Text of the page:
Transbronchial Biopsy Periprocedural Care

Updated: Mar 23, 2017
  • Author: Klaus-Dieter Lessnau, MD, FCCP; Chief Editor: Zab Mosenifar, MD, FACP, FCCP  more...
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Periprocedural Care

Preprocedural Planning

Occasionally, the patient is premedicated with atropine, glycopyrrolate, or scopolamine in an effort to reduce secretions. These medications are almost outdated.

Computed tomography (CT) of the chest is usually performed before bronchoscopy and is useful in predicting the yield of transbronchial biopsy on the basis of the anatomic distribution and appearance of any abnormalities. CT sometimes enables a specific diagnosis in the appropriate clinical context, particularly in patients with sarcoidosis, usual interstitial pneumonia, subacute hypersensitivity pneumonitis, acute eosinophilic pneumonia, Langerhans cell histiocytosis, or lymphangioleiomyomatosis. CT images should be reviewed by the bronchoscopist before the procedure; radiology reports alone cannot be relied upon.

Even when CT scans are nonspecific, peribronchovascular and central abnormalities are much more amenable to specific diagnosis by transbronchial biopsy than peripheral or nonsegmental disease is. Transbronchial biopsy is often diagnostic in patients in whom the CT findings are those of centrilobular nodules of ground-glass attenuation. [20]

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Equipment

Transbronchial lung biopsy must be performed in a well-equipped room with facilities for monitoring blood pressure, oxygen saturation, heart rate, respiratory rate, and possibly end-tidal CO2. An adult-sized flexible bronchoscope, a light source, video monitoring equipment, a biopsy forceps (see the image below), specimen containers, equipment for cardiopulmonary resuscitation, a suction apparatus, and supplemental oxygen are necessary for performing transbronchial biopsy. Most important, a bag-valve mask must be easily available.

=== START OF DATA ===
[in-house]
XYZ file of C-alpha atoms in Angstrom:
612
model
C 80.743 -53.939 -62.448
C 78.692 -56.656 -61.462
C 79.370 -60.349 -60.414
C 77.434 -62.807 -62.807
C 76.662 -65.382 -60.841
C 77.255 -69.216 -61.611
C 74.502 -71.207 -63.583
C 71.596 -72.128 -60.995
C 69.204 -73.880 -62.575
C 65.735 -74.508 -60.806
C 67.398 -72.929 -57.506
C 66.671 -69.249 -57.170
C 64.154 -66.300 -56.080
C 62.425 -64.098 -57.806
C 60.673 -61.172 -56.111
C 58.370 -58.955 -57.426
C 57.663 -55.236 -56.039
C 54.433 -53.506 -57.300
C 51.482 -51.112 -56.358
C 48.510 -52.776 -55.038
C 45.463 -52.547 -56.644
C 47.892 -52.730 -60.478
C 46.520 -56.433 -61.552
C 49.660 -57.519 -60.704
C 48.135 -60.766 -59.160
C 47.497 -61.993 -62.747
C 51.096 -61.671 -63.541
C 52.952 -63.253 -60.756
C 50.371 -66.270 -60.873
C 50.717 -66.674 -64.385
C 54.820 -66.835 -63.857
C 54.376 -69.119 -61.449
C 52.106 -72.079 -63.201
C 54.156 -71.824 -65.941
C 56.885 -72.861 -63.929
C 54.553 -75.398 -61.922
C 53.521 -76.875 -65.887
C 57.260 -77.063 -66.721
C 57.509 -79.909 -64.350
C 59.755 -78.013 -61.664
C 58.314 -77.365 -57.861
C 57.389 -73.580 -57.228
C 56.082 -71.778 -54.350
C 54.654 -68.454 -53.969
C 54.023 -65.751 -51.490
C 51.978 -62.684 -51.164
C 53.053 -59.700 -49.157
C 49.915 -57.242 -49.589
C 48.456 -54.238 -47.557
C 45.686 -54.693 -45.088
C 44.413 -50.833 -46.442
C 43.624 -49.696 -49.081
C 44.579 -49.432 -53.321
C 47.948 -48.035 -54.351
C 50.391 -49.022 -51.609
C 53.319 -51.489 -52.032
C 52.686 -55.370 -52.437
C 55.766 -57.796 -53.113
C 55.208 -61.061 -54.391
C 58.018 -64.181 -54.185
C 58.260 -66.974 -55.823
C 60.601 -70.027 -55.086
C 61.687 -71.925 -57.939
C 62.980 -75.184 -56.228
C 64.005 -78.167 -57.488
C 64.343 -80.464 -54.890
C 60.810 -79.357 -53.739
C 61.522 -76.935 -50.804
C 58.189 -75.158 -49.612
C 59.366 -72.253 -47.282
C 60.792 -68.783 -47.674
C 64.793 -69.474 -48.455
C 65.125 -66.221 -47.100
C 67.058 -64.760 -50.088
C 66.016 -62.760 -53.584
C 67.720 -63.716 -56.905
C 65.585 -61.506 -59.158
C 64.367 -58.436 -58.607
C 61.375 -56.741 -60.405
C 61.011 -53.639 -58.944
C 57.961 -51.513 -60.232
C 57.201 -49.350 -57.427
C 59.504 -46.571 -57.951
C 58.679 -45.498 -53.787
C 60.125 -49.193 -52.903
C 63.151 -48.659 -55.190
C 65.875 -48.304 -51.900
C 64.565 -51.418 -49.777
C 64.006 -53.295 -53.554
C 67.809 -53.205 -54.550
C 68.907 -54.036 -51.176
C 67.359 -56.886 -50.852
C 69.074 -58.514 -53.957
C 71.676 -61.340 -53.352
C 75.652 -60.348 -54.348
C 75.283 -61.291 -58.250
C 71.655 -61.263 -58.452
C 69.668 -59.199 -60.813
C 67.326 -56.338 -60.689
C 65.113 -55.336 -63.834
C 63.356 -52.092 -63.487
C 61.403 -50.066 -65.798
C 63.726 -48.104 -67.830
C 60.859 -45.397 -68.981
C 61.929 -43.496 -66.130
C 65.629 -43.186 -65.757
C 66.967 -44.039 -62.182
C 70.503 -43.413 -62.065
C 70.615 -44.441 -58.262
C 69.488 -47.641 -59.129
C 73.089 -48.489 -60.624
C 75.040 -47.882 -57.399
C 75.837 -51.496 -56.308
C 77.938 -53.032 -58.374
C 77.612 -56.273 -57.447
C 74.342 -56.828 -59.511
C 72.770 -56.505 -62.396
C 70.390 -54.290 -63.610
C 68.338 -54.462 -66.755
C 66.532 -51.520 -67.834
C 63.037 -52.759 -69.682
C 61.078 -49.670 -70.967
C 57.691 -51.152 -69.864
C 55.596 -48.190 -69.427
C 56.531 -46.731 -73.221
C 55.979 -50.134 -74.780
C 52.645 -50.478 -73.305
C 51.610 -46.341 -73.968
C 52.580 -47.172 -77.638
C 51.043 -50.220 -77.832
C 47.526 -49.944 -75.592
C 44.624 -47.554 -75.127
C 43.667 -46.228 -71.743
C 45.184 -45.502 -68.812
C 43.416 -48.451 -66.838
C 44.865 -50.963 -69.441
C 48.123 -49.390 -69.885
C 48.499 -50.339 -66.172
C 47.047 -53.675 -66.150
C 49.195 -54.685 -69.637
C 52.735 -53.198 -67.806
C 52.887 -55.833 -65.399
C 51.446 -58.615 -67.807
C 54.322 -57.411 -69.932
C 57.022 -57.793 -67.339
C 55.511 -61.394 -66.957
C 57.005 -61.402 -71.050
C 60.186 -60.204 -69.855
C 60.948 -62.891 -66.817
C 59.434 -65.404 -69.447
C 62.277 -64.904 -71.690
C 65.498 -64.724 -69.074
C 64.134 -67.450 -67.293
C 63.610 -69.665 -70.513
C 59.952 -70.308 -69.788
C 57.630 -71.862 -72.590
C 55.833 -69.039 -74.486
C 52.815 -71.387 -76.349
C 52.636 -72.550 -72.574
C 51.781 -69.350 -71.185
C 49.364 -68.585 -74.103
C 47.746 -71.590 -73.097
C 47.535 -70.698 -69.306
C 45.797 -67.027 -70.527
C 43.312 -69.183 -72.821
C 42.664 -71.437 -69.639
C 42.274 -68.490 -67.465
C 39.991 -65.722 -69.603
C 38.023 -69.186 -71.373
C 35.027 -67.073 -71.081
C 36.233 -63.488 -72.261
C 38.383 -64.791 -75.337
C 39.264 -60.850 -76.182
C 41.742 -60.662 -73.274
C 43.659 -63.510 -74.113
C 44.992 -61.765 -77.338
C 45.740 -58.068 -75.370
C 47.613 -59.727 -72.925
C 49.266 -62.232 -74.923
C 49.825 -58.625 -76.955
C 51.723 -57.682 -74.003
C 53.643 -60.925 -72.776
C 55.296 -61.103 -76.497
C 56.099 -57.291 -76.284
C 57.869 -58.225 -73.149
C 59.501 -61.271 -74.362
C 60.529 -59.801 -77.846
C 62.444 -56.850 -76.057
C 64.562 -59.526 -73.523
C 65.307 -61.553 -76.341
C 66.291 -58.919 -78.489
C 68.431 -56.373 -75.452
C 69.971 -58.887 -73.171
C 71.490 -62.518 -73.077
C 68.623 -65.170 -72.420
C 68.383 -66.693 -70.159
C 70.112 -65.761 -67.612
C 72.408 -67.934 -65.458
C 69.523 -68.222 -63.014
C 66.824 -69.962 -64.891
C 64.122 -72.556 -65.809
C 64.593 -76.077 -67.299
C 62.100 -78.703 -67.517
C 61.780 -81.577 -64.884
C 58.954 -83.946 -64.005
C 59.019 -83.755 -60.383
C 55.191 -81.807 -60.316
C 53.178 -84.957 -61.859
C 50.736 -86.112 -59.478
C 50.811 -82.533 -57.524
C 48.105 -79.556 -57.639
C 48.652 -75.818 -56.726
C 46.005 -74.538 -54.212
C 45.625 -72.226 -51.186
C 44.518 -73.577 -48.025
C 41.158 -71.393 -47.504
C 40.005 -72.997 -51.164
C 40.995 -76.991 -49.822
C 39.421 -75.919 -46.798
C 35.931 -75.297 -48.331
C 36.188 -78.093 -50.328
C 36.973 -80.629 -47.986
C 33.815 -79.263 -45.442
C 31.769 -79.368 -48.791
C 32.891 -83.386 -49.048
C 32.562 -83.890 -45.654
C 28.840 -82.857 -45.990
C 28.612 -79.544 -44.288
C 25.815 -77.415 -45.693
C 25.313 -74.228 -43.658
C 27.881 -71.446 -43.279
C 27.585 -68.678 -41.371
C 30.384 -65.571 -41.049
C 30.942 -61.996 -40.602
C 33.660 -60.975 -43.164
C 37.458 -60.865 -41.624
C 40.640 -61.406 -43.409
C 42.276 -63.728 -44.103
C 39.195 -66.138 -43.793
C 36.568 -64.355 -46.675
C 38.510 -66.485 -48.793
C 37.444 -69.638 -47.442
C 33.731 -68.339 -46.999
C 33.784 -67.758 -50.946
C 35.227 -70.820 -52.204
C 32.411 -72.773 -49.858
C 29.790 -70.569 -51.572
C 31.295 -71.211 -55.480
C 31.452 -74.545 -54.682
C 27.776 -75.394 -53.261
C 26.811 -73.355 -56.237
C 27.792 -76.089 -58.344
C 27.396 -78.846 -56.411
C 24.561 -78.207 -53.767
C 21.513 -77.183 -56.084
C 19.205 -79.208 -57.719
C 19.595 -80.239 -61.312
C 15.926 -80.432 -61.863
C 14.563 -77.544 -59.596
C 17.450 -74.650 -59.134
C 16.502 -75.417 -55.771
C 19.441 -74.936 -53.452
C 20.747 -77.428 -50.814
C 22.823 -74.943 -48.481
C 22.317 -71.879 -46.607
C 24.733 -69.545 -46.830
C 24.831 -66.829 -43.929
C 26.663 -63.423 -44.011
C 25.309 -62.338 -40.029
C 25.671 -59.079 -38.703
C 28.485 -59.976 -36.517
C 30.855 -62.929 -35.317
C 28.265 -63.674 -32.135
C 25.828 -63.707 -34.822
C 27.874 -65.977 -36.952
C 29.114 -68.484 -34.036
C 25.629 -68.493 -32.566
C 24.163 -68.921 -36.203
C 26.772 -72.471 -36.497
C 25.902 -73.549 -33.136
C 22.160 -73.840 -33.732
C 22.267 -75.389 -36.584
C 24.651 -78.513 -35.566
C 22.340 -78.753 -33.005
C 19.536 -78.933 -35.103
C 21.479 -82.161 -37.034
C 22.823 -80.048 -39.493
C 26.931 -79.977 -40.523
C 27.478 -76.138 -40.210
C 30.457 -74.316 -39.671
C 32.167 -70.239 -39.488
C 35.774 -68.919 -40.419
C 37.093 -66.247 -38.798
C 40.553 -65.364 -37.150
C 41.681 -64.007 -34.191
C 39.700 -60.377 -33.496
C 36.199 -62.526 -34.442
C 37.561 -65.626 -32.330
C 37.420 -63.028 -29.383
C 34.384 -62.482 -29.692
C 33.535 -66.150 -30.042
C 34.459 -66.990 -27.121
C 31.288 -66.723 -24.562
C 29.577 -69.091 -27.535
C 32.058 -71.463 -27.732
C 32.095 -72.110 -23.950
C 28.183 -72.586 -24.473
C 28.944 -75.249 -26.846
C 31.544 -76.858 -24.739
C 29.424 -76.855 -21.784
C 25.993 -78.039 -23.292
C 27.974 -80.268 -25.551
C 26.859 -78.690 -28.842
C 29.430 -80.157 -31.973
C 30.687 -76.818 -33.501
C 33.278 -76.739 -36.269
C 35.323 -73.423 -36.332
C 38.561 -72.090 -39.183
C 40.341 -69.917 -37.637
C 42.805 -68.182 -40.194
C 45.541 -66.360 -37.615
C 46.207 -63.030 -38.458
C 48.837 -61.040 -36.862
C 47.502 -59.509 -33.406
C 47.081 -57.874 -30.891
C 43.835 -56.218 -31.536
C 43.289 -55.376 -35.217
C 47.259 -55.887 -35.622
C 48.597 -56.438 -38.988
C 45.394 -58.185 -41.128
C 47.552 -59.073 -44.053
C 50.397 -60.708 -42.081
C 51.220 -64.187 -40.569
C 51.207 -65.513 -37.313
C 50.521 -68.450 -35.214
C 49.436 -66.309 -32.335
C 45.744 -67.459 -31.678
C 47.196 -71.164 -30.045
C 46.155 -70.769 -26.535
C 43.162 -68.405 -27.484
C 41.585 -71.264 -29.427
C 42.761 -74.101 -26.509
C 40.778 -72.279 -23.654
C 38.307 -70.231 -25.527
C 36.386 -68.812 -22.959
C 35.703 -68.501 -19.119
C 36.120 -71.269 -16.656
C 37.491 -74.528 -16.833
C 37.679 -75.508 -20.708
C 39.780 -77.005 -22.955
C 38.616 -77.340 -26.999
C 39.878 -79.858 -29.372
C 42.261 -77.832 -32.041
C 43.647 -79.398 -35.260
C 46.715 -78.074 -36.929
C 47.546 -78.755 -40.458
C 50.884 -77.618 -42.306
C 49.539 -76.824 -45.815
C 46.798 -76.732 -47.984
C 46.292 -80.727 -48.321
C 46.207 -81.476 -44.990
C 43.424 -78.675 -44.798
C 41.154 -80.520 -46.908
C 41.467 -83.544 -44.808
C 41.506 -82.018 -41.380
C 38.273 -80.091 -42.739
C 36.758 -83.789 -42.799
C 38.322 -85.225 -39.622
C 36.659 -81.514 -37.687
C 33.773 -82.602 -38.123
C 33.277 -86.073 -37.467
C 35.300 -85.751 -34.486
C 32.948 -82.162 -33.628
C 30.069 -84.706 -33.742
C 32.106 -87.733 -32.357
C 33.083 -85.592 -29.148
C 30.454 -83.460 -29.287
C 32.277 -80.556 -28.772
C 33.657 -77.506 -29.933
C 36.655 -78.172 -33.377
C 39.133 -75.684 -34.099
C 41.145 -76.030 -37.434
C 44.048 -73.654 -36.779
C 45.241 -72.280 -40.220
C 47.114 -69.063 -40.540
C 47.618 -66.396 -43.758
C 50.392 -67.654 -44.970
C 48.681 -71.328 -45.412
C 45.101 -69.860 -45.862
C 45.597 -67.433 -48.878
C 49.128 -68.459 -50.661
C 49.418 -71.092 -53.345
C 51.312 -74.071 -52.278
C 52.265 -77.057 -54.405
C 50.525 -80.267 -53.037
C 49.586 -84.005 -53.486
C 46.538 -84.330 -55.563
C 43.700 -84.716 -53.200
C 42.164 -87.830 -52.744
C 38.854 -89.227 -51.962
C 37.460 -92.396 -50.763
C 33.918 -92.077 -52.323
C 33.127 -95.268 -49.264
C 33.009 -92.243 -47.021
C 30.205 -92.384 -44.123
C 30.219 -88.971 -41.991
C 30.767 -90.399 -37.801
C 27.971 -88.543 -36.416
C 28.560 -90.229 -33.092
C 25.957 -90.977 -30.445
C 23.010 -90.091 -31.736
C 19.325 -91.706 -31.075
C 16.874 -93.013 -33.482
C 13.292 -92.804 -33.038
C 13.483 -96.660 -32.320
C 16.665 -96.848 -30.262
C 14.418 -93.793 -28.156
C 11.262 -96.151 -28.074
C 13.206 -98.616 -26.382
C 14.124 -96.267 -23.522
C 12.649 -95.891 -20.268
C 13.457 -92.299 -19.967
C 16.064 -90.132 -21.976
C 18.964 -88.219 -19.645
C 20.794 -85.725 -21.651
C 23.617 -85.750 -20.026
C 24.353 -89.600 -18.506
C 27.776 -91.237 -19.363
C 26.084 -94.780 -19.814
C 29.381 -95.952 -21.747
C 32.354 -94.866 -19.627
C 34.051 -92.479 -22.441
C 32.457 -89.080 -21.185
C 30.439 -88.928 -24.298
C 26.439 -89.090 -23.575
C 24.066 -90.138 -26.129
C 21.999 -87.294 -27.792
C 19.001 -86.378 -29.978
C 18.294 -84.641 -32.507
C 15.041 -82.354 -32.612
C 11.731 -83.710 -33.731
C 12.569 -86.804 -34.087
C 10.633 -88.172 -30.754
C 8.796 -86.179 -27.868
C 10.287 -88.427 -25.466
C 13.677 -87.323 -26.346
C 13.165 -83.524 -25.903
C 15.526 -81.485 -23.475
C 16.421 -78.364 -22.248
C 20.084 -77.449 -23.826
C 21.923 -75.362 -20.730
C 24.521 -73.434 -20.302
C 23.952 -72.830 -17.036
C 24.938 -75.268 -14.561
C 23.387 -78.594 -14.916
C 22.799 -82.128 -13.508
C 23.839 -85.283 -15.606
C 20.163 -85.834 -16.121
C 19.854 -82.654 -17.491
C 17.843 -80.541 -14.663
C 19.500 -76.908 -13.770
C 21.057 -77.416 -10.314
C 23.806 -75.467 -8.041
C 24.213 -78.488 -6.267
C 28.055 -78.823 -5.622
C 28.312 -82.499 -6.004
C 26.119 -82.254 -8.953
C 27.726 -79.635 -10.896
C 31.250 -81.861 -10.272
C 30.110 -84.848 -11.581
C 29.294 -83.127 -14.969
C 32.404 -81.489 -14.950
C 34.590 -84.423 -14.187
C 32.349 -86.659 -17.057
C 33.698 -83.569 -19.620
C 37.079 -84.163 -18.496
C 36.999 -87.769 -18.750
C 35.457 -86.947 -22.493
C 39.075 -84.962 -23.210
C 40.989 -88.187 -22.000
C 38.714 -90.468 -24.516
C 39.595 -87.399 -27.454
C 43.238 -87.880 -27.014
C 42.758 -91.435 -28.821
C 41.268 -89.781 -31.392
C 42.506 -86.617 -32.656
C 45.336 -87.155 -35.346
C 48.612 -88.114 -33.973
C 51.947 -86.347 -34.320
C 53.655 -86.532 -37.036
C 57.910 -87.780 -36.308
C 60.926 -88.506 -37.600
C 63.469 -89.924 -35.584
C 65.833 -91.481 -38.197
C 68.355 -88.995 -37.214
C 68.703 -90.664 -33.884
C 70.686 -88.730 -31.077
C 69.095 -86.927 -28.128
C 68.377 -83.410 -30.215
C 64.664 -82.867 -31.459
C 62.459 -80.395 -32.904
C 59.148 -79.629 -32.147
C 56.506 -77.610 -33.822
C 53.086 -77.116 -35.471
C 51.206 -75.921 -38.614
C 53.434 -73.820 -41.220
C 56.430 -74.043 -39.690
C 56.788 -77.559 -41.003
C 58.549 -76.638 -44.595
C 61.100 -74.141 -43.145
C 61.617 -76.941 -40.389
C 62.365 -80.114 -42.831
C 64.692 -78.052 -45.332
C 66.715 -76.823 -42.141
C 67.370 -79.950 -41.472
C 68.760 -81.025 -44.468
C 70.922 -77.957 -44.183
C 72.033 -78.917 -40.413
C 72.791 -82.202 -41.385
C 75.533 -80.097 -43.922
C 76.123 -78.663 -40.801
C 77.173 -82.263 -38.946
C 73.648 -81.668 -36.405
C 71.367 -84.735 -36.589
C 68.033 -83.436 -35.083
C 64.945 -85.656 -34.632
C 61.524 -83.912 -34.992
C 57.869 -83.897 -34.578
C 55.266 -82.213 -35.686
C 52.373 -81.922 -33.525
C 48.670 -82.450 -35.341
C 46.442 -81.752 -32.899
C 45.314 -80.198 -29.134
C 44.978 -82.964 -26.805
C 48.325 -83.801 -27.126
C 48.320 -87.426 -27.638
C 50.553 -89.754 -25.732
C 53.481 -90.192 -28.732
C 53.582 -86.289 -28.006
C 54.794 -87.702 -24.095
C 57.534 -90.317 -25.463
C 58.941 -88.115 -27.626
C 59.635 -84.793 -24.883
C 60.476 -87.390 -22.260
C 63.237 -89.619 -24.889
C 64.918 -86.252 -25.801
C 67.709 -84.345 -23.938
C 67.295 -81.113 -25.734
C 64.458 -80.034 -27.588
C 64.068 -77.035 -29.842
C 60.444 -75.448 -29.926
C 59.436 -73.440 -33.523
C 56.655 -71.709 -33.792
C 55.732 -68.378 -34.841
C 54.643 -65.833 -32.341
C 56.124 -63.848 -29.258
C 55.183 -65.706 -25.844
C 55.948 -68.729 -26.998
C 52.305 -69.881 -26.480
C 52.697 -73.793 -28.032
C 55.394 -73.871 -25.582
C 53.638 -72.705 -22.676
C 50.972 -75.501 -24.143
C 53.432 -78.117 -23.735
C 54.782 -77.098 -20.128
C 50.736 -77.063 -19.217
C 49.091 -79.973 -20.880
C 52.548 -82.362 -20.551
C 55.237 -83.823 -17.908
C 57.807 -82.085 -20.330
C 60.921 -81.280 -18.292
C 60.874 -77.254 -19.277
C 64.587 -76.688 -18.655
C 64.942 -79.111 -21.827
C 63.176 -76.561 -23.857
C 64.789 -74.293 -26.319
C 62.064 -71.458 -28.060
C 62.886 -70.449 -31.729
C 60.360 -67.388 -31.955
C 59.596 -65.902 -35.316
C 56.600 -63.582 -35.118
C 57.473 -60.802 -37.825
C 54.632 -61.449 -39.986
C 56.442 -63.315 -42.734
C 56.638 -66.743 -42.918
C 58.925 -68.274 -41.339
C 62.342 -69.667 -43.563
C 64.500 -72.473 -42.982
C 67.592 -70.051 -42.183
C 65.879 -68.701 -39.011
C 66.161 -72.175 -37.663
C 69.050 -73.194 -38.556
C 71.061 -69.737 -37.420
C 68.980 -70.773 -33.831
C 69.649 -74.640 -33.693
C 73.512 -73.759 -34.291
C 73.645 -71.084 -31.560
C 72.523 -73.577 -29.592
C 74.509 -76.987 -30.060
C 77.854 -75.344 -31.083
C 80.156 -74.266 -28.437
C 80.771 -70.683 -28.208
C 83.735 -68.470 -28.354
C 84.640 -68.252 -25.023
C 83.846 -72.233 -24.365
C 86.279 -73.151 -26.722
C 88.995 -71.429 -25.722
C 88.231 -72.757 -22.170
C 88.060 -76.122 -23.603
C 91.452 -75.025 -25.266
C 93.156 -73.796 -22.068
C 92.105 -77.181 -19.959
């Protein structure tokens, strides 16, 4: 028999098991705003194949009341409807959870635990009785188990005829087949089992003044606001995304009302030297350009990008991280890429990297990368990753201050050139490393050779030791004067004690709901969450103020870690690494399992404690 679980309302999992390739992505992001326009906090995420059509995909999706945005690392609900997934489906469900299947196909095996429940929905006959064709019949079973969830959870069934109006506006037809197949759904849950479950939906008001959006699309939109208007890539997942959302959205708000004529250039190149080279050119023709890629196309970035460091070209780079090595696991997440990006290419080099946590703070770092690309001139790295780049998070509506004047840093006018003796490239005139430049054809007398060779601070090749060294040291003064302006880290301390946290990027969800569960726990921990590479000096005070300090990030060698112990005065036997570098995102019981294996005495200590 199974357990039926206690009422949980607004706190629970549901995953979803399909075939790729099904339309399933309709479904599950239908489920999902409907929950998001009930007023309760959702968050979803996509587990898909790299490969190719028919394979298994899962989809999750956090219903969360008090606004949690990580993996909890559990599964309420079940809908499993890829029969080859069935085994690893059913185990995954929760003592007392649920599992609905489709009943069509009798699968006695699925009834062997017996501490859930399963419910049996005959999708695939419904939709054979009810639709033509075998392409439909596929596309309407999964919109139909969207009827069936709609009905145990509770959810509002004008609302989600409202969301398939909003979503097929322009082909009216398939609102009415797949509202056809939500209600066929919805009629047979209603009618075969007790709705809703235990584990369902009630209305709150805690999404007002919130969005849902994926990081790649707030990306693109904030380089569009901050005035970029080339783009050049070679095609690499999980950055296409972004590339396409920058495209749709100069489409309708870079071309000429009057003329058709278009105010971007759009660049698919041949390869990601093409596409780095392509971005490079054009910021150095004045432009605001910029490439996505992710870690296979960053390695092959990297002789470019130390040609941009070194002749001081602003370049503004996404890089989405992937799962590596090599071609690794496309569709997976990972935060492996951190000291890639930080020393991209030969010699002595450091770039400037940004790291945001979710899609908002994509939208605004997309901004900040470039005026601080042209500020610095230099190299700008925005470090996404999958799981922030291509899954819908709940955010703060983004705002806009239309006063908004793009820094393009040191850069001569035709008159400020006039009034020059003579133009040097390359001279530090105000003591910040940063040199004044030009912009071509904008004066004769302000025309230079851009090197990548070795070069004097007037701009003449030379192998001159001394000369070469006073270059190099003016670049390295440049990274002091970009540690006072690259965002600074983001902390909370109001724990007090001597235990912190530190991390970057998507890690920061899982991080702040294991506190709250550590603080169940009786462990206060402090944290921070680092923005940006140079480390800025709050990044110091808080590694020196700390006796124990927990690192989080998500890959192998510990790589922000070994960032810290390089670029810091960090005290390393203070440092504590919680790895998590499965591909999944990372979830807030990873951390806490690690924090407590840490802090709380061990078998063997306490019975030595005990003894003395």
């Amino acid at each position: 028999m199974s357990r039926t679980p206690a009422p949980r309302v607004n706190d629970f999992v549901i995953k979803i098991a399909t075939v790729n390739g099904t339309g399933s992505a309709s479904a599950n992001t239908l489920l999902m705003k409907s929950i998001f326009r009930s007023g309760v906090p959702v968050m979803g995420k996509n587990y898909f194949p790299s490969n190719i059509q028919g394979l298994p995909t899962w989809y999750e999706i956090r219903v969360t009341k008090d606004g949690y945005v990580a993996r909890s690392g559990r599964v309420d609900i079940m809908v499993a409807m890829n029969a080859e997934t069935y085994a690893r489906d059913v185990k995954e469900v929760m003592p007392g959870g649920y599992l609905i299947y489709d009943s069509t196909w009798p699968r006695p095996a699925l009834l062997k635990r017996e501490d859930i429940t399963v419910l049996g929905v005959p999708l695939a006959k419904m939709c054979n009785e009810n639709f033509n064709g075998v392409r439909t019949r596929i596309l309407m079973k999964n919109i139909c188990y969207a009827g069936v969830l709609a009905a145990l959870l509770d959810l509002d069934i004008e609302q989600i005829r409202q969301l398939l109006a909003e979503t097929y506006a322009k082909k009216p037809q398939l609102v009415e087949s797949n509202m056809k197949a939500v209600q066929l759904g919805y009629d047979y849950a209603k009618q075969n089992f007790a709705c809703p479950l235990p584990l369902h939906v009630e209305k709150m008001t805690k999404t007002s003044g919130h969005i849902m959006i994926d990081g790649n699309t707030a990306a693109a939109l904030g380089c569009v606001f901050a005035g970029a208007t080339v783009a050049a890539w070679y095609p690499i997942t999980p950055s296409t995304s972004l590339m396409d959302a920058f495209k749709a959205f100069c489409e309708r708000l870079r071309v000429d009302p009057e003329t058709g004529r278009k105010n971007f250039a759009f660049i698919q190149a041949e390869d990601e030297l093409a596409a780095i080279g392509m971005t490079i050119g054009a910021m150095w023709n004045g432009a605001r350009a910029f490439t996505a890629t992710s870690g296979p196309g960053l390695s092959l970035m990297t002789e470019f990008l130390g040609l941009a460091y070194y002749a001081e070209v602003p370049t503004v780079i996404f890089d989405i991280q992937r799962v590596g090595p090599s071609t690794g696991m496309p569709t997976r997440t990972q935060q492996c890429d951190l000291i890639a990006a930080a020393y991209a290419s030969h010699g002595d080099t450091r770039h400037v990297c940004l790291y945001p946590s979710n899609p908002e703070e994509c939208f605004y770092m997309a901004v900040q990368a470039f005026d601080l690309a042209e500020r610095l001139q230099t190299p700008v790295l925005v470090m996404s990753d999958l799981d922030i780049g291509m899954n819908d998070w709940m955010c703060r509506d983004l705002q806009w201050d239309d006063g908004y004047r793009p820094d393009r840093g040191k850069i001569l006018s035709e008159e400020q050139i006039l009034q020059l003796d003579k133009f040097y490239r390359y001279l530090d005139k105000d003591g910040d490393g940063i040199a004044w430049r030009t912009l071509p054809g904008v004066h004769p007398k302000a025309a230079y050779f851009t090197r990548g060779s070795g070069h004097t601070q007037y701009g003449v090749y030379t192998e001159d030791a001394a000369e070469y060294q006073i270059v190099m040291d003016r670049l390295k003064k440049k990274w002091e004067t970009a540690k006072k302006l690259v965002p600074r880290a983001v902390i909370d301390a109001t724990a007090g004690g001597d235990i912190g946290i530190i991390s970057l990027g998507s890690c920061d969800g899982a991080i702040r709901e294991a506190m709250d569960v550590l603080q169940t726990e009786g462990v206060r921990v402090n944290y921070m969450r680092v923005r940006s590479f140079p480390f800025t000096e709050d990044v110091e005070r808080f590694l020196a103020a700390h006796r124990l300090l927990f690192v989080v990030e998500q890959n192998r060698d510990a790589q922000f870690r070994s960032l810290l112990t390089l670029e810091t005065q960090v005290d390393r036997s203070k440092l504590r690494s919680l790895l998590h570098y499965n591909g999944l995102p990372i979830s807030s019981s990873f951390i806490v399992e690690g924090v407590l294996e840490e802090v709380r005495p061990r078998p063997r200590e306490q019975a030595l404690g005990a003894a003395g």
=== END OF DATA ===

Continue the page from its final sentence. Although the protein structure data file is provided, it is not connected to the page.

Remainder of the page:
Transbronchial biopsy forceps. Transbronchial biopsy forceps.

There are three common types of biopsy forceps that may be used for the procedure, as follows:

  • Cup forceps
  • Toothed forceps
  • Forceps with an impaler needle

Biplane fluoroscopy equipment is necessary for accurate localization of the lesion (see the image below). These machines may be portable or fixed.

Fluoroscopic image of transbronchial biopsy forcep Fluoroscopic image of transbronchial biopsy forceps.
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Patient Preparation

Transbronchial biopsy is usually performed with the patient in the supine position. Typically, topical anesthesia with lidocaine (2-4%) is applied directly to the nasal mucosa with an atomizer; alternatively, cotton-tipped applicators saturated with lidocaine can be applied to the nose. Lidocaine spray is used to anesthetize the oropharynx. Laryngeal anesthesia is accomplished by aerosolizing lidocaine with an ultrasonic nebulizer system.

The procedure is then carried out with the patient under conscious sedation induced by intravenous (IV) narcotics and benzodiazepines. Incremental dosing of sedatives is safe and facilitates the performance of transbronchial biopsy. Careful monitoring is required because both benzodiazepines and narcotics cause varying degrees of respiratory depression. General anesthesia may be required if rigid bronchoscopy is performed.

Midazolam is the benzodiazepine of choice for short-term sedation because it has the highest lipid solubility, the fastest onset of action (1-5 minutes), and the shortest duration of action (1-2 hours) of all the IV benzodiazepines. The loading dose is 0.02-0.1 mg/kg.

Fentanyl is the narcotic most frequently used for conscious sedation. It is 600 times more lipid-soluble than morphine and thus is more readily taken up into the central nervous system. Fentanyl causes fewer hemodynamic effects than morphine, has a quicker onset of action (1-2 minutes), and provides equivalent analgesia at a fraction (1/100) of the dose of morphine. The loading dose is 50-100 µg, and the duration of action is 30-60 minutes.

Propofol and dexmedetomidine are increasingly used.

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